Two teams on the edge of playoff contention played an OT thriller on Thursday night, as the Carolina Hurricanes won on the road against the Sabres, 6-5, in a game that was extremely fun to watch for anyone not aligned with Buffalo.
This was Buffalo’s eighth time in ten games giving up four goals or more, and this home loss in particular—coming against a team they’re directly battling for a wild card spot—would have been especially annoying for its players. Sam Reinhart, one of the Sabres’ top forwards, let it out as much as a repressed hockey player can in his postgame remarks:
“Too many mistakes. We can’t expect to win hockey games, 6-5, 7-6,” Reinhart said. “We need more from our goalies and we need it from the start of hockey games. It’s frustrating.”
He went on to subtly call out more than just the goaltenders, adding, “We need more fight from the start from a lot of people in this room,” while also saying that the team’s talented offensive players need to do more work on the defensive end.
But it was the goalie comments that got the most play Thursday night, because hockey players give so few interesting quotes that saying anything original to reporters is like dropping a $100 bill in Times Square, but also partially because they didn’t make a whole lot of sense. The Sabres have certainly had a goals-against problem of late, and the puck-stopping duo of Carter Hutton and Linus Ullmark haven’t exactly helped back there, but a lot of the blame lies with the poor defense of the skaters in front of them. The Hurricanes had several wide-open tap-ins that came out of lazy Buffalo blunders during their win on Thursday, and particularly in a loss against the Blackhawks last Friday, it felt like Chicago could force turnovers and get odd-man rushes at will. It was definitely a controversial move by Reinhart to call out the goalies specifically, when the team’s faults lie with many different players.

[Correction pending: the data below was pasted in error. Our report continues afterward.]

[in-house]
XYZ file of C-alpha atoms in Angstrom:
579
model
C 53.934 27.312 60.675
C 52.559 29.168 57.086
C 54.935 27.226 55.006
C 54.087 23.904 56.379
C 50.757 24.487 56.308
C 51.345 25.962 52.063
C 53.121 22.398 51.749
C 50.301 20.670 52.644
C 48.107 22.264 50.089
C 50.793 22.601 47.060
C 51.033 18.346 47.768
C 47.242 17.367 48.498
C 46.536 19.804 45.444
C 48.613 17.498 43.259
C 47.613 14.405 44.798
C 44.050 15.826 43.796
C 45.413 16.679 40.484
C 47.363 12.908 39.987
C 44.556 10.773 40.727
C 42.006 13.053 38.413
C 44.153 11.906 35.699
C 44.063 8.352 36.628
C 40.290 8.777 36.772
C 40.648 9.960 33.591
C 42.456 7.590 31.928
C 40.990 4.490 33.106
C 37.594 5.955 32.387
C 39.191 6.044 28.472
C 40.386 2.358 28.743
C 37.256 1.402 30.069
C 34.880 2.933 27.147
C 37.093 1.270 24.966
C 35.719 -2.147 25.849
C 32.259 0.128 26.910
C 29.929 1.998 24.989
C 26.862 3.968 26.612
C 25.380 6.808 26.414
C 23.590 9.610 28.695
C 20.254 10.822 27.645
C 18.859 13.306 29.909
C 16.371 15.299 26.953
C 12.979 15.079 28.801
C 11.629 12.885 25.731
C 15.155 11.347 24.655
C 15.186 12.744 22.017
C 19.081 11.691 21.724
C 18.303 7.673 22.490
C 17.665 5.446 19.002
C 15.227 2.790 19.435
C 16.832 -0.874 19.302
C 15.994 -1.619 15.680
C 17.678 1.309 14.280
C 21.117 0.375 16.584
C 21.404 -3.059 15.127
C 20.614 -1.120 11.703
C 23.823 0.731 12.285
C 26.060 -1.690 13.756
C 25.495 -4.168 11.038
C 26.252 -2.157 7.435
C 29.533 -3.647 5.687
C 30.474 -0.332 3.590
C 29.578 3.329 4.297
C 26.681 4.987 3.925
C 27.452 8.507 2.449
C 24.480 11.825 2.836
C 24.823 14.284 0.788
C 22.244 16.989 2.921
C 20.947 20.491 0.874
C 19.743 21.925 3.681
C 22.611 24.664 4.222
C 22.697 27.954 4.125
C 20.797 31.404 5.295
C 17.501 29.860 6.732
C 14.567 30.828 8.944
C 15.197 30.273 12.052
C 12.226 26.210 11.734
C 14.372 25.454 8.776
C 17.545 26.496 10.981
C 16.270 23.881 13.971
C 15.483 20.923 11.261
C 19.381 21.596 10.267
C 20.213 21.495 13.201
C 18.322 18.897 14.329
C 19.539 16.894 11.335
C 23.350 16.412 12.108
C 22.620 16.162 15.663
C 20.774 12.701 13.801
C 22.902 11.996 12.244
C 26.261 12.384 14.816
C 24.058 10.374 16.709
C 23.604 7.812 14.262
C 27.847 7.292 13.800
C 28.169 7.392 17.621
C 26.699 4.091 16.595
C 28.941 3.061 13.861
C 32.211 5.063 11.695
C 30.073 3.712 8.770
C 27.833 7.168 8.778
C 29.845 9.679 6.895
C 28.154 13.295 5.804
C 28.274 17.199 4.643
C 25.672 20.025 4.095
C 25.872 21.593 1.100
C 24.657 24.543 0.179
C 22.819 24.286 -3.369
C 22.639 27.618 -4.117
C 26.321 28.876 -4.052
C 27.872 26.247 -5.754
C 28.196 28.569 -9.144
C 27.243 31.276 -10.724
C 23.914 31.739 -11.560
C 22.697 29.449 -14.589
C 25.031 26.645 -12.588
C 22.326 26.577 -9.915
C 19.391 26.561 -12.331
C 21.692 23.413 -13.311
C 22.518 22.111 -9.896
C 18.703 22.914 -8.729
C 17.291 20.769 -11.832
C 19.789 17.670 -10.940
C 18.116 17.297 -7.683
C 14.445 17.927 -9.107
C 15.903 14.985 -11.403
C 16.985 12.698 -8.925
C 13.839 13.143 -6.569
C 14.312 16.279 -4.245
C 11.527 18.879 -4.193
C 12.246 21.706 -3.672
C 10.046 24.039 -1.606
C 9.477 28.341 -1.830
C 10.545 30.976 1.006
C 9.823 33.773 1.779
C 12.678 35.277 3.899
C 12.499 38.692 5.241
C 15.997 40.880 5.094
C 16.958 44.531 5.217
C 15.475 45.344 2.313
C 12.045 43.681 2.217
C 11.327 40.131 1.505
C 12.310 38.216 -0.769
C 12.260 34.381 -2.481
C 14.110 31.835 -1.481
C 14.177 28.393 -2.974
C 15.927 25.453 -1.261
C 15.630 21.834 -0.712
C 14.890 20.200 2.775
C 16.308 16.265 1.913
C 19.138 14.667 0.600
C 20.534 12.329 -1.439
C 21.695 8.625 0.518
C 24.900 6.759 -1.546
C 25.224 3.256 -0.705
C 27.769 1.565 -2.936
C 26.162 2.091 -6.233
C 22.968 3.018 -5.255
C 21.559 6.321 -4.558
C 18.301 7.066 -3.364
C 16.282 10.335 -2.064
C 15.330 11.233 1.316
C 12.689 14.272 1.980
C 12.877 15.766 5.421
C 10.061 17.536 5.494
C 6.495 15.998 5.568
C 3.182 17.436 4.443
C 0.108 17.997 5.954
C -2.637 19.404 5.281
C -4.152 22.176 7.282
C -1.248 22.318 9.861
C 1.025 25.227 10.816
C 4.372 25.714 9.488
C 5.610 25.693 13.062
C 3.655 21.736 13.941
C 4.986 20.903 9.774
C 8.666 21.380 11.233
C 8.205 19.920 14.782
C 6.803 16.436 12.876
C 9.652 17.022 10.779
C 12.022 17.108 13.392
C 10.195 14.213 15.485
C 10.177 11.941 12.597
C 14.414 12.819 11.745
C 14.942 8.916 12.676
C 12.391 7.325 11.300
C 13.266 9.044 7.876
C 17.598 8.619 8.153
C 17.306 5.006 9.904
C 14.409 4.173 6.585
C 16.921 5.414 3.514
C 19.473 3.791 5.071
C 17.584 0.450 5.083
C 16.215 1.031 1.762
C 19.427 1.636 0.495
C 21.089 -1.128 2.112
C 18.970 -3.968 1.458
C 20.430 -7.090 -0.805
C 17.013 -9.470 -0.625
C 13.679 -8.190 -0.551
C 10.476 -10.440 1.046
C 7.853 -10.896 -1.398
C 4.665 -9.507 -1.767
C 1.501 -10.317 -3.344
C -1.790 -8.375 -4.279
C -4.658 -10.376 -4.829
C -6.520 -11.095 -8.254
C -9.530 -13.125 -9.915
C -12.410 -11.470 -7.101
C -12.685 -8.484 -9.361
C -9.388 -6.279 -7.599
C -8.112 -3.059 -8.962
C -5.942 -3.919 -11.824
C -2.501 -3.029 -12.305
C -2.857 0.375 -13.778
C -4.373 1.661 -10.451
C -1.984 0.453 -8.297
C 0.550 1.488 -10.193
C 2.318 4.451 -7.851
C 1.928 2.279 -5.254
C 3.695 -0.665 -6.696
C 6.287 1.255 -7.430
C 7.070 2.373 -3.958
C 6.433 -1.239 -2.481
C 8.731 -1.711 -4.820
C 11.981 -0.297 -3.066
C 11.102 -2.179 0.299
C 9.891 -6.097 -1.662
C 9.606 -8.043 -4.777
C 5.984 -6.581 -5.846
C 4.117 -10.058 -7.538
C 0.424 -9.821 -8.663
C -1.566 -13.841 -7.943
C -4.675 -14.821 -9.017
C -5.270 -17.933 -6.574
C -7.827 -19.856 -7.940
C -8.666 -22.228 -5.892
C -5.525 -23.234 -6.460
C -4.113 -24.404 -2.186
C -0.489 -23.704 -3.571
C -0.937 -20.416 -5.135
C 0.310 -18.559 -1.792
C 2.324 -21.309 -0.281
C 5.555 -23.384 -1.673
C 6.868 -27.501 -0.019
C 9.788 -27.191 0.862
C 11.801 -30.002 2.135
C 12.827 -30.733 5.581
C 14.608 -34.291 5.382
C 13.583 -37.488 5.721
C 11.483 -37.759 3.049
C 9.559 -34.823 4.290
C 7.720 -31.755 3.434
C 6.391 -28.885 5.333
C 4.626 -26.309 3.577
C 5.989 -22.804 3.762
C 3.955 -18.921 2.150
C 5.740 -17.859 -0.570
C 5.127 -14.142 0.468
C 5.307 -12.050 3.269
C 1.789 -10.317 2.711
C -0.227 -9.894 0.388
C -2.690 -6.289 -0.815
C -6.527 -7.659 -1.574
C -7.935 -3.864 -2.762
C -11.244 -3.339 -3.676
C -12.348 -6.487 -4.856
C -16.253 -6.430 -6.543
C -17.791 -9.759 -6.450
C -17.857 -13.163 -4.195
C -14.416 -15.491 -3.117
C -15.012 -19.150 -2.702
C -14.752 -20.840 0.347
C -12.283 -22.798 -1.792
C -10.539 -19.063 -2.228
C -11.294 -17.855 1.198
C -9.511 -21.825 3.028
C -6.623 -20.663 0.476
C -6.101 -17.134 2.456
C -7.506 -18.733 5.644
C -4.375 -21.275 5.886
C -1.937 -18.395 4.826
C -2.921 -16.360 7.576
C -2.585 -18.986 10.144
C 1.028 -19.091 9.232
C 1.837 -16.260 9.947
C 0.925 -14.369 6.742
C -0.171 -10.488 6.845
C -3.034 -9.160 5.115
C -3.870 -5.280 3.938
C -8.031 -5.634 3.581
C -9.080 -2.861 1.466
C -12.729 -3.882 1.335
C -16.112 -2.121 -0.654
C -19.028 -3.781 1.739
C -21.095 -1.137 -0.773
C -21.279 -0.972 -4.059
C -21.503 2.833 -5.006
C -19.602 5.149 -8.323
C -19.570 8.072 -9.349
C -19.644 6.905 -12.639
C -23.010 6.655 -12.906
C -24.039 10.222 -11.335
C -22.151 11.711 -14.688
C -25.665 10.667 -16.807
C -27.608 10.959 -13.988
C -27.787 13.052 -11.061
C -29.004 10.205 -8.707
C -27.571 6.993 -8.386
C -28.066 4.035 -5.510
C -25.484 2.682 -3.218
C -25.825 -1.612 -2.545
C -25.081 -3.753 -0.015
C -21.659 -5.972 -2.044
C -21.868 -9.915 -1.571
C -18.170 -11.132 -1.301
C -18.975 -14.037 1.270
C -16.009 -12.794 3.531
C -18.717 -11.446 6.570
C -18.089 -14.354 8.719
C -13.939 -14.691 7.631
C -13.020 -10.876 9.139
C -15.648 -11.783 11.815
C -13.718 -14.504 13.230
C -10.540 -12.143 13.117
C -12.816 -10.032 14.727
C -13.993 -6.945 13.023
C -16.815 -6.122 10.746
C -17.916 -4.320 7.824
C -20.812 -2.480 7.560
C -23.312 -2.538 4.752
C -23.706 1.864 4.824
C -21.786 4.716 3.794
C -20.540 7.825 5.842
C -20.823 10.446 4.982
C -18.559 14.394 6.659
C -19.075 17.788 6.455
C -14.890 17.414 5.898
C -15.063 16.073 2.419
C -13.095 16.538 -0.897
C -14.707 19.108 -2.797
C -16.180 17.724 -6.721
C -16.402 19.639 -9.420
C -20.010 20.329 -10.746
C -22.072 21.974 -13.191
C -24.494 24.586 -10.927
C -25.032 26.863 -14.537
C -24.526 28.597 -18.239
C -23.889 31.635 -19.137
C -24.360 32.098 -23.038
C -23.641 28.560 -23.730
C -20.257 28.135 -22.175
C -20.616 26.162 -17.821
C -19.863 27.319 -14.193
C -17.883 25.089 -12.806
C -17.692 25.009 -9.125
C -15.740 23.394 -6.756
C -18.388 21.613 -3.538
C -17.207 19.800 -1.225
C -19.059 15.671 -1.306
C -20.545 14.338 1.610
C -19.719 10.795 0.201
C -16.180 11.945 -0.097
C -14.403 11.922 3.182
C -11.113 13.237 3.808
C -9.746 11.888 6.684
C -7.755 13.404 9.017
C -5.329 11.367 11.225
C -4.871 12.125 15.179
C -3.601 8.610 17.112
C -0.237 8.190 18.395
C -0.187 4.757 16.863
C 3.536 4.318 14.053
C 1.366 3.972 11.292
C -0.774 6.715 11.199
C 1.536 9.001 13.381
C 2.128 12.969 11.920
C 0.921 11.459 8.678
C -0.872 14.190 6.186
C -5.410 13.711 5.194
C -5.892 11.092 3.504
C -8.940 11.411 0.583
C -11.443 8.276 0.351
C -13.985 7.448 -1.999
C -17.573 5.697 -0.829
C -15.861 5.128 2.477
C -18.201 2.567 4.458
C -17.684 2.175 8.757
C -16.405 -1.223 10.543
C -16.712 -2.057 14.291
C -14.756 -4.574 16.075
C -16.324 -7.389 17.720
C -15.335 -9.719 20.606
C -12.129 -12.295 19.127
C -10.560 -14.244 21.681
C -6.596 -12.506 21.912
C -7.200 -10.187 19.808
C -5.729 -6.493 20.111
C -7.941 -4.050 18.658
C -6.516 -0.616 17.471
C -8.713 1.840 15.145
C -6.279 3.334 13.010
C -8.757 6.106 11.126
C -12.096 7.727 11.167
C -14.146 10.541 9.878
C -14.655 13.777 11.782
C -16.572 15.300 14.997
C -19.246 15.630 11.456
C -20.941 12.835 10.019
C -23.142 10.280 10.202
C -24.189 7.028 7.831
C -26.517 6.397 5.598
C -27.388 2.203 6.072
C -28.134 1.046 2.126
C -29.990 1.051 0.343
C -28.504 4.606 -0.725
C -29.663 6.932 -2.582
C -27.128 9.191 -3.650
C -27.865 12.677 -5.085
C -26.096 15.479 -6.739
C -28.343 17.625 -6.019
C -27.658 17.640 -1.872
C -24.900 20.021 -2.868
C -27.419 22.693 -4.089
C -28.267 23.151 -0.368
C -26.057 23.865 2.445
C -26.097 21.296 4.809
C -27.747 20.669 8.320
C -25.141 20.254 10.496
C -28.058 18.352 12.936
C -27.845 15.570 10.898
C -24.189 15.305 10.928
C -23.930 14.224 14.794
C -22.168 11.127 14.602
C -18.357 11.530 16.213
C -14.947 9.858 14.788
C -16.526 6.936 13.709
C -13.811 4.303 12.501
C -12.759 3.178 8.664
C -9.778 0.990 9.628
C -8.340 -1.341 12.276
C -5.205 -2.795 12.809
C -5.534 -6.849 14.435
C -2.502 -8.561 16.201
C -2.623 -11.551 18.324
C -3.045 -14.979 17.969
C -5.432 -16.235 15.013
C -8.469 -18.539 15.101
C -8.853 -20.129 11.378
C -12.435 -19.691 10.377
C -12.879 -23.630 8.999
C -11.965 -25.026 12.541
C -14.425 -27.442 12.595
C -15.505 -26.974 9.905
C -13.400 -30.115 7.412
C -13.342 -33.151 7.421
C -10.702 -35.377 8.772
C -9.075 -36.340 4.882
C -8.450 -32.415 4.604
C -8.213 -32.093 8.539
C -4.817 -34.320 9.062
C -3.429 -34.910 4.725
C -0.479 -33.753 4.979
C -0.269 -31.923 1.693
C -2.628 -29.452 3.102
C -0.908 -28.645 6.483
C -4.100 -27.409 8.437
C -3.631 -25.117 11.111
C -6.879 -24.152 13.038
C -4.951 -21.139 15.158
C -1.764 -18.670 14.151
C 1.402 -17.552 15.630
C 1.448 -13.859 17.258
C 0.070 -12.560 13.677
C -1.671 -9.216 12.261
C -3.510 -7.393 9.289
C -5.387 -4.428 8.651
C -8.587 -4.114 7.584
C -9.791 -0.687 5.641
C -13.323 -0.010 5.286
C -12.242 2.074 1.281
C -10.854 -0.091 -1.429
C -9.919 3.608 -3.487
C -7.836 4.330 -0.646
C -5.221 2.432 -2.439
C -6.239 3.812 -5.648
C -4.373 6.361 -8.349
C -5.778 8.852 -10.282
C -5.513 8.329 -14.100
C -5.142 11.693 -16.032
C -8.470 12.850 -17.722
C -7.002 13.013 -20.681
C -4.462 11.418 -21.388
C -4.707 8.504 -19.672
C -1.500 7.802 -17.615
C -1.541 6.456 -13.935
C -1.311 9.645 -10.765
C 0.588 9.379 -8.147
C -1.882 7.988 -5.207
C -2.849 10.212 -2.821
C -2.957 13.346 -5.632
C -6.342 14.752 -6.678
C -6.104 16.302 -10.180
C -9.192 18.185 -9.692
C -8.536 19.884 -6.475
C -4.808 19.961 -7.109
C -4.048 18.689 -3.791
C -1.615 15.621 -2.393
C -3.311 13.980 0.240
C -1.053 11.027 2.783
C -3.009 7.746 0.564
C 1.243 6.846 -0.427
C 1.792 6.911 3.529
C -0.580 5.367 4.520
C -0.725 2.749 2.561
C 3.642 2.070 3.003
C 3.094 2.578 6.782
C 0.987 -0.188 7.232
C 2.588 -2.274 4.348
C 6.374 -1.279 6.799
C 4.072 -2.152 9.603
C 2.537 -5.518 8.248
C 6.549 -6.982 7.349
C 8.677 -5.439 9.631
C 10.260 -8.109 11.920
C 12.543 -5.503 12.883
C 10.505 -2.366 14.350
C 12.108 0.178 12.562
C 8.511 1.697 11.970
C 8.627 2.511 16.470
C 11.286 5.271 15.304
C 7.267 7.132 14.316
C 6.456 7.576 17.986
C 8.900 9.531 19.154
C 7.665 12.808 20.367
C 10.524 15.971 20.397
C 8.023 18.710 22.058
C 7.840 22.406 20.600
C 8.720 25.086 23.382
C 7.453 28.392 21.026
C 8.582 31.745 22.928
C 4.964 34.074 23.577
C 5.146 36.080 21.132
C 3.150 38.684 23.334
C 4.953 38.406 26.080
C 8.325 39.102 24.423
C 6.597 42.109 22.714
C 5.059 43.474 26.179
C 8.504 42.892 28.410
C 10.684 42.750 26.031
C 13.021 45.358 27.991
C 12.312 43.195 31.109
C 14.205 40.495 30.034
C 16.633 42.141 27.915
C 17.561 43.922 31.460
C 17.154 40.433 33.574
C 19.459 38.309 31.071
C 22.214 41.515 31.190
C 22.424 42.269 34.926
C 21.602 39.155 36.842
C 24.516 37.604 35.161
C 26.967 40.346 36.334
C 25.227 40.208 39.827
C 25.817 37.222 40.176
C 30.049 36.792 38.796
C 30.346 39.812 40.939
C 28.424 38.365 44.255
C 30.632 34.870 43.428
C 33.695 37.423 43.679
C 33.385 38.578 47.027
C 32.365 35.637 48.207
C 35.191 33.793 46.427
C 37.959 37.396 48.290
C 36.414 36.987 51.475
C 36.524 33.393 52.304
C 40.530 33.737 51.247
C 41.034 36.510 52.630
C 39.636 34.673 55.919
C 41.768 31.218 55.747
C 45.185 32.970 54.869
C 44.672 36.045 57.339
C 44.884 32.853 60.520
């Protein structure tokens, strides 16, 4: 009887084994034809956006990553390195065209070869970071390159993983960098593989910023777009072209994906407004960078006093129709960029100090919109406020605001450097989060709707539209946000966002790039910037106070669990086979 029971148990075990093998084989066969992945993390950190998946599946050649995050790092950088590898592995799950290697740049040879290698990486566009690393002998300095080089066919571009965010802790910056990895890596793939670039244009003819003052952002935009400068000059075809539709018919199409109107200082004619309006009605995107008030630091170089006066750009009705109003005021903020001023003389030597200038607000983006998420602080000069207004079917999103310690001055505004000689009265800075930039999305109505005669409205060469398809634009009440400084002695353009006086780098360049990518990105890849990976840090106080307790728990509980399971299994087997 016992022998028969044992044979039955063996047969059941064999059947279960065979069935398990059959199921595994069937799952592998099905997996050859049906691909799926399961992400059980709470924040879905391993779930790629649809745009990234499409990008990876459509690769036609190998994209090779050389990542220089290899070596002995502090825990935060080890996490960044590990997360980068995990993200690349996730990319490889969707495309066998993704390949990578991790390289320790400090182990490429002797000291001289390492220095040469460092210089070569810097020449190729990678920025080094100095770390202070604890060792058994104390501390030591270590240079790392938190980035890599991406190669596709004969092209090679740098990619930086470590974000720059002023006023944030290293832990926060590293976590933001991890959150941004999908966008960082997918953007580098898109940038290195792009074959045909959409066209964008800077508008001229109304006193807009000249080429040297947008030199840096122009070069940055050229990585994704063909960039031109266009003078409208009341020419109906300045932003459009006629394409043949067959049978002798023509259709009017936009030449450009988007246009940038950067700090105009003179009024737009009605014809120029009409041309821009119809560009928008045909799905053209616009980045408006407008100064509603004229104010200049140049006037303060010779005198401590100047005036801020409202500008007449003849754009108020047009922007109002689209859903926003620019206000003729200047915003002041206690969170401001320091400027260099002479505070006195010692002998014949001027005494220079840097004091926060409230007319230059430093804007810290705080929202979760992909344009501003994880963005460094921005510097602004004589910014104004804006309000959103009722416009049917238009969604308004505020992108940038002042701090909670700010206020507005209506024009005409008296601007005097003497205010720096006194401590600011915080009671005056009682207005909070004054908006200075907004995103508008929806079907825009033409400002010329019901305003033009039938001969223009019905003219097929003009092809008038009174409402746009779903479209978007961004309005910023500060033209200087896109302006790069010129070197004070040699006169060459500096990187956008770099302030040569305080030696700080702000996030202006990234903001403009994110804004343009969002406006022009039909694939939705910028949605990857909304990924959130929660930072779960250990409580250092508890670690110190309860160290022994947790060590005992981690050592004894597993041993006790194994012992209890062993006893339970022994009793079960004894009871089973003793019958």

Upon realizing that he said something interesting, Reinhart clarified and apologized. Using the phrase “lost in translation”—apparently from Canadian?—multiple times, Reinhart backtracked on Friday and claimed he misspoke when talking about the goalies. Instead of “We need more from our goalies,” Reinhart says he meant to say, “We need more for our goalies,” referring to himself and his fellow forwards. He also made sure to call himself “boring,” because that’s an obligatory self-descriptor when you play hockey for a living and don’t want everyone to hate you.
I’m inclined to believe Reinhart, since “for our goalies” definitely makes a lot more sense in context. Hopefully he’s learned his lesson and will give no answers other than, “We just need to, you know, play our game and execute,” for the rest of the season.